At these temperatures, fish struggle to breathe; they also burn too quickly through precious energy reserves, and are more vulnerable to disease.
Tamping down a growing unease, Fingerle presses on through the last mile. Water turbidity increases, making it hard to see, but now, more than ever, Fingerle and her partner are determined not to miss a single flash of bright silver. Their concentration is acute, even grim. And then, with the midafternoon sun riding high above them, a distant bridge becomes visible on the horizon—the endpoint of their survey stretch.
“That’s when I started feeling panicky,” Fingerle says later. “We’d seen mergansers, bald eagles, even a steelhead. I told my partner to go ahead; if there were any springers to be observed, this would be the place, and I wanted him to have that experience.”
None. Defeated, the pair exited the river, wrote zeroes on their survey sheet, and reported back to survey headquarters. They were the first team to return.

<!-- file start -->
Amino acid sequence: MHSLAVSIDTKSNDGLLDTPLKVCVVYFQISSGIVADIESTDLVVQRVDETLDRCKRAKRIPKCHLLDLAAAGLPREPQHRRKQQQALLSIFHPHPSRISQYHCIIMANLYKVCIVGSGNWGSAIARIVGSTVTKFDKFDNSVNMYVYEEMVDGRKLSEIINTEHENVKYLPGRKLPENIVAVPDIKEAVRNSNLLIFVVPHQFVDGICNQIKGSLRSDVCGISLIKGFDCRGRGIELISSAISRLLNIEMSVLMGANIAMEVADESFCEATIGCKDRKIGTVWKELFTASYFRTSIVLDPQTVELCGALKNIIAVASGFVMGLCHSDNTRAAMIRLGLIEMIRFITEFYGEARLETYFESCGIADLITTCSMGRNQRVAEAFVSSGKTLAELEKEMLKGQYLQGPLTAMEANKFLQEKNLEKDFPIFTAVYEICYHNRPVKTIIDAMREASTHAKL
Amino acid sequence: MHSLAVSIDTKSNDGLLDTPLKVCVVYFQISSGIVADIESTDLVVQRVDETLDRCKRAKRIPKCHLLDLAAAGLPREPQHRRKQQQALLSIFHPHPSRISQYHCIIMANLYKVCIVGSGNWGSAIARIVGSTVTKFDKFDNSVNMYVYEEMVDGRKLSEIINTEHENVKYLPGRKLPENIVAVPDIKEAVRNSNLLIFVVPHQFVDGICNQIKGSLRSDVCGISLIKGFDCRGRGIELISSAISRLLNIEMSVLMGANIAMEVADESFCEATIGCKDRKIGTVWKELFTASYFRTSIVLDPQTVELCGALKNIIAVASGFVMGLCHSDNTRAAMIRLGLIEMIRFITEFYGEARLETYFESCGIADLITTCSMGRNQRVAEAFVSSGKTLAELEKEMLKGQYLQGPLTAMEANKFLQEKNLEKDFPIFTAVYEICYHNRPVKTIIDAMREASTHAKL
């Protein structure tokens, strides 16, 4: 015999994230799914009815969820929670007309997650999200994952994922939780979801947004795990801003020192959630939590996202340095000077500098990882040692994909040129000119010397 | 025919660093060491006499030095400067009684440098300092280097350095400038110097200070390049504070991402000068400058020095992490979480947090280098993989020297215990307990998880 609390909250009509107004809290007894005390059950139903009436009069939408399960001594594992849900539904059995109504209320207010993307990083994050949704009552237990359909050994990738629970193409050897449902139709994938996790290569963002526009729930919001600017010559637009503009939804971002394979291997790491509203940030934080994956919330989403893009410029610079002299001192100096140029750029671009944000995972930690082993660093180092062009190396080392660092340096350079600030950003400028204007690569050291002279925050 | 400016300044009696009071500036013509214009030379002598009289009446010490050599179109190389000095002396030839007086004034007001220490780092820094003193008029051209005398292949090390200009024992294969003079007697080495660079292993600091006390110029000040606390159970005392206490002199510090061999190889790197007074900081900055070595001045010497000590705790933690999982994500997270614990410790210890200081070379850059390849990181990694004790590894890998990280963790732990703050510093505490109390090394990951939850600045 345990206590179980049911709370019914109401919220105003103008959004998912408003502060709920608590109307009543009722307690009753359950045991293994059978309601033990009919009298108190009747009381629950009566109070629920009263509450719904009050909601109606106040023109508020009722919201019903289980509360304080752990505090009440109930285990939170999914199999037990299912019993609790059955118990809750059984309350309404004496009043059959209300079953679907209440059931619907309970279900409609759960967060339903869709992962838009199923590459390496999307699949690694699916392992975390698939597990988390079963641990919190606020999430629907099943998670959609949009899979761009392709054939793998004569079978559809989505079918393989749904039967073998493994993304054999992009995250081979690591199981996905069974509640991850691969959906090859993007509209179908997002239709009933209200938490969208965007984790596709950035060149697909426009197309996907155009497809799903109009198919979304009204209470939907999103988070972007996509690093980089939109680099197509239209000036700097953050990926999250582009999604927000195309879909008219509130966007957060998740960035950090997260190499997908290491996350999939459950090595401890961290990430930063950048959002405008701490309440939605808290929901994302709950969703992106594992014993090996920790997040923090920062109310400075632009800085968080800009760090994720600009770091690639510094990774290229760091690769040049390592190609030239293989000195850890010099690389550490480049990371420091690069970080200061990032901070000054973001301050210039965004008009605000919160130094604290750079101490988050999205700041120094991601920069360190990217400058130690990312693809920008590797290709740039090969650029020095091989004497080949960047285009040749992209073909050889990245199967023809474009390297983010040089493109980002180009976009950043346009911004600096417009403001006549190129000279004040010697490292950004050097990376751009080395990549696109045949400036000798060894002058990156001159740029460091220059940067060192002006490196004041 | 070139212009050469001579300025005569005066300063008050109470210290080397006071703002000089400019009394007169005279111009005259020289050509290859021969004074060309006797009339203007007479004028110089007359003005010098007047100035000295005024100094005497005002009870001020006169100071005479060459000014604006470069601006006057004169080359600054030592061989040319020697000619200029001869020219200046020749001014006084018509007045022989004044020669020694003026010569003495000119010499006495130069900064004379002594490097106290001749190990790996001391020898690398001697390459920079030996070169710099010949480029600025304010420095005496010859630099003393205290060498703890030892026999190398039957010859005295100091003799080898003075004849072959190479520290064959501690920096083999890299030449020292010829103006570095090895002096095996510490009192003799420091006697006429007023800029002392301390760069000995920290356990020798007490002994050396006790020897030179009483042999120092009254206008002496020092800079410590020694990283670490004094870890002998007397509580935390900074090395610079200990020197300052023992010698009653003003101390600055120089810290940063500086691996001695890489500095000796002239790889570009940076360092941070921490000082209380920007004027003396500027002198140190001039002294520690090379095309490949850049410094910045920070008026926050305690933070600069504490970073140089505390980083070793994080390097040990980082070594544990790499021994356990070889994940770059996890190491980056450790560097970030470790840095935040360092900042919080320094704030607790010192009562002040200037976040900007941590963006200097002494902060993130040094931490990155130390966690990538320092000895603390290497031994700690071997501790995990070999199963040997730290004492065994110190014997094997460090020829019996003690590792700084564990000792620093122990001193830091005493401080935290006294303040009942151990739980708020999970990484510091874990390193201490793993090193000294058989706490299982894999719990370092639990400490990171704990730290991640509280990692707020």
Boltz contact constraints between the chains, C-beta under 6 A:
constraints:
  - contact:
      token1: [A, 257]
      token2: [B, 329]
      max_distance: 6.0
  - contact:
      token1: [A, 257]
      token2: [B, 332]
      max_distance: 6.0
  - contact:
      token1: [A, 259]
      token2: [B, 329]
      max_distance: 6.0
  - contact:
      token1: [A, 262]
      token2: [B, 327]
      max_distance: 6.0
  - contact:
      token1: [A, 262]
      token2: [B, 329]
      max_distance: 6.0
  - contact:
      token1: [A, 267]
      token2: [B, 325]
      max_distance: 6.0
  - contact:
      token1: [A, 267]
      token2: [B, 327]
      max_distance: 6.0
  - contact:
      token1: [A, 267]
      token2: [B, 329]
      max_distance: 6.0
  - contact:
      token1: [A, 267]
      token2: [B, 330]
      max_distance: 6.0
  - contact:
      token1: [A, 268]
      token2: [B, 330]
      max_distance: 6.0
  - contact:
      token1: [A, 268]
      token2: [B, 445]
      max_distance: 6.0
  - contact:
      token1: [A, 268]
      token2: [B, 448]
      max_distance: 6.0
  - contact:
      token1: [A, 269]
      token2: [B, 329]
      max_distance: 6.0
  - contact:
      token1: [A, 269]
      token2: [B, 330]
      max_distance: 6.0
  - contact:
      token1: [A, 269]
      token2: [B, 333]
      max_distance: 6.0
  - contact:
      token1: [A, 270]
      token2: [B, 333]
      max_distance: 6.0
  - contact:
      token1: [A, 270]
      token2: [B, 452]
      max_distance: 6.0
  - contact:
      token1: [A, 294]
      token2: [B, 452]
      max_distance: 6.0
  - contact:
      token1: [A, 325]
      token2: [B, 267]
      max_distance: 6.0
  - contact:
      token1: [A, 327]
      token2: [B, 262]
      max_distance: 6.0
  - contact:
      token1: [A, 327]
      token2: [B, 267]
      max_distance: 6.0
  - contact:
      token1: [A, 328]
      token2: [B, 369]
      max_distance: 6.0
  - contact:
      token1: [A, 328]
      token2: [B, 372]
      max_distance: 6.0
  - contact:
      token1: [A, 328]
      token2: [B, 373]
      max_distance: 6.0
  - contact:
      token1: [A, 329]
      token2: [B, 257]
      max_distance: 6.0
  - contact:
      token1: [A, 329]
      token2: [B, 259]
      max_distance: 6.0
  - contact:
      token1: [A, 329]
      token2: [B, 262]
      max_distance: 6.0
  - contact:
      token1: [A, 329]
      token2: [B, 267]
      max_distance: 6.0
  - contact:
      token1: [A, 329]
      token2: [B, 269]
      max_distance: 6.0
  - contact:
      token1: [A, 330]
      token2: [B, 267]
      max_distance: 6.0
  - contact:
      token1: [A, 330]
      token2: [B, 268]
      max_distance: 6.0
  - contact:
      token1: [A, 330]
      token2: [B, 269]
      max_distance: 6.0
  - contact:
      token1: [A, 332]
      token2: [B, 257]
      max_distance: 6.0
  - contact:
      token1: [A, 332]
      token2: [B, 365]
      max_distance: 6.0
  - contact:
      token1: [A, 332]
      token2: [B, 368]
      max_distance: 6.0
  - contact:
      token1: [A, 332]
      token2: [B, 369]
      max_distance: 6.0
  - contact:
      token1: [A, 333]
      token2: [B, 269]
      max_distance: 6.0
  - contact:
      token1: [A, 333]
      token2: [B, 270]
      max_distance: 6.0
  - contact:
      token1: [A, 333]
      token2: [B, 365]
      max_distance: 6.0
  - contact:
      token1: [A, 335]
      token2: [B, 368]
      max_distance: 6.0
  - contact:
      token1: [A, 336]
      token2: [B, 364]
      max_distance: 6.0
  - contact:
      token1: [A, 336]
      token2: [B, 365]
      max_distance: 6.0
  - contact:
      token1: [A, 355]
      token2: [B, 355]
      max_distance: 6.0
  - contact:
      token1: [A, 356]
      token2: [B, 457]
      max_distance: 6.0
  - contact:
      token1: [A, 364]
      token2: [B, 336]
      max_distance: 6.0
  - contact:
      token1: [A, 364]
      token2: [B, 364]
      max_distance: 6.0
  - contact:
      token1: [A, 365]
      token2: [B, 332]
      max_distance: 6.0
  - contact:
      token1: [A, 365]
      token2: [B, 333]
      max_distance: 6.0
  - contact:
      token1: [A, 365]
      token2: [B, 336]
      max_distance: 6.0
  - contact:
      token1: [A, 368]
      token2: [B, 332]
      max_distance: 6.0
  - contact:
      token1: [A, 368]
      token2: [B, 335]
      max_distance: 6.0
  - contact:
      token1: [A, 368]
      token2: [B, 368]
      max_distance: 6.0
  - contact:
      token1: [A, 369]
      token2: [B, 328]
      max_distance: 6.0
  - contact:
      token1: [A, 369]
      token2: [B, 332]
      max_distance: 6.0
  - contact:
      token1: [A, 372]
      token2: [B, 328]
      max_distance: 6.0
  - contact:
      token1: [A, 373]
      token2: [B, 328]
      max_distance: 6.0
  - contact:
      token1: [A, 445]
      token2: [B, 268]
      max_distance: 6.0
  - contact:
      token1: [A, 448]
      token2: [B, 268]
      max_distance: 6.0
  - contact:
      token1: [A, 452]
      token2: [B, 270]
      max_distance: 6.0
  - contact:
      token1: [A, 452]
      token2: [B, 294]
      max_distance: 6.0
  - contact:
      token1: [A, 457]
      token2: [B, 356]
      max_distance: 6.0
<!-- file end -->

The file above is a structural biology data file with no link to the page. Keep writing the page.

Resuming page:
“I had to hope that the fish had just gone higher in the watershed,” Fingerle says. “I had to hope that if the water was too warm downstream, they’d moved upstream.”
The next day, Fingerle heard the final total count for the 2020 Salmon River spring Chinook dive: just 106 spring Chinook across 83 river miles. The tally marks a staggering population decline in a river that saw more than 1,500 spring Chinook as recently as 2011—a number that itself represents a mere drop in the historical bucket.
At these levels the risk of extinction becomes very real. You can feel it.
For the fourth straight year, the annual dive had tallied fewer than 400 fish. At these levels, says Wild Salmon Center Science Director Dr. Matt Sloat, the risk of extinction becomes very real. You can feel it. Weeks after the dive, Fingerle fell into a deep, confusing depression. It took help from her friend Jason Reed, a Hoopa tribal member of Karuk and Yurok descent, to trace that funk back to her springerless swim.
Just 106 fish—and yet Klamath and Trinity River spring Chinook aren’t listed under the Endangered Species Act, as some runs are in the upper Columbia and California’s Central Valley.
Matt Sloat ponders this reality from his home office in Corvallis, Oregon, between fielding calls from colleagues and “help” from his fish-crazed six-year-old daughter. In his own early years, Wild Salmon Center’s senior fisheries scientist spent summers at a family cabin on the Trinity, fishing from Junction City downstream to Weitchpec. Now, he’s casting for hope that its salmon and steelhead will survive to dodge his grandchildren’s fishing rods.